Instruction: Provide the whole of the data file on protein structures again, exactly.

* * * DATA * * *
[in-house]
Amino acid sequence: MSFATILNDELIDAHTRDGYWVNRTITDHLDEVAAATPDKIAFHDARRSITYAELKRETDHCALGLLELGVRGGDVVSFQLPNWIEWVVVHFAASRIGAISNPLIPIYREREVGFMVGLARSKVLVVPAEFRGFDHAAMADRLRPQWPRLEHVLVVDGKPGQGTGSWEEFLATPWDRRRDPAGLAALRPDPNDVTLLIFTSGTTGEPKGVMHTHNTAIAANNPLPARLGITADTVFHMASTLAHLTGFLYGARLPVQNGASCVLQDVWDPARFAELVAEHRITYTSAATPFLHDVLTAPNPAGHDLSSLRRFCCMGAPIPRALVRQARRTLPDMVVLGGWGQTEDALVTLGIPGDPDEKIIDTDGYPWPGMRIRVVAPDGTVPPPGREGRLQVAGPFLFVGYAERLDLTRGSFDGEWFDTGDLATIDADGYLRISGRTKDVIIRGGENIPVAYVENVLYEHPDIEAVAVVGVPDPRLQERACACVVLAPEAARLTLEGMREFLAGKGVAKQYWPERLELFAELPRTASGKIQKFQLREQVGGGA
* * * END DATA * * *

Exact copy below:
[in-house]
Amino acid sequence: MSFATILNDELIDAHTRDGYWVNRTITDHLDEVAAATPDKIAFHDARRSITYAELKRETDHCALGLLELGVRGGDVVSFQLPNWIEWVVVHFAASRIGAISNPLIPIYREREVGFMVGLARSKVLVVPAEFRGFDHAAMADRLRPQWPRLEHVLVVDGKPGQGTGSWEEFLATPWDRRRDPAGLAALRPDPNDVTLLIFTSGTTGEPKGVMHTHNTAIAANNPLPARLGITADTVFHMASTLAHLTGFLYGARLPVQNGASCVLQDVWDPARFAELVAEHRITYTSAATPFLHDVLTAPNPAGHDLSSLRRFCCMGAPIPRALVRQARRTLPDMVVLGGWGQTEDALVTLGIPGDPDEKIIDTDGYPWPGMRIRVVAPDGTVPPPGREGRLQVAGPFLFVGYAERLDLTRGSFDGEWFDTGDLATIDADGYLRISGRTKDVIIRGGENIPVAYVENVLYEHPDIEAVAVVGVPDPRLQERACACVVLAPEAARLTLEGMREFLAGKGVAKQYWPERLELFAELPRTASGKIQKFQLREQVGGGA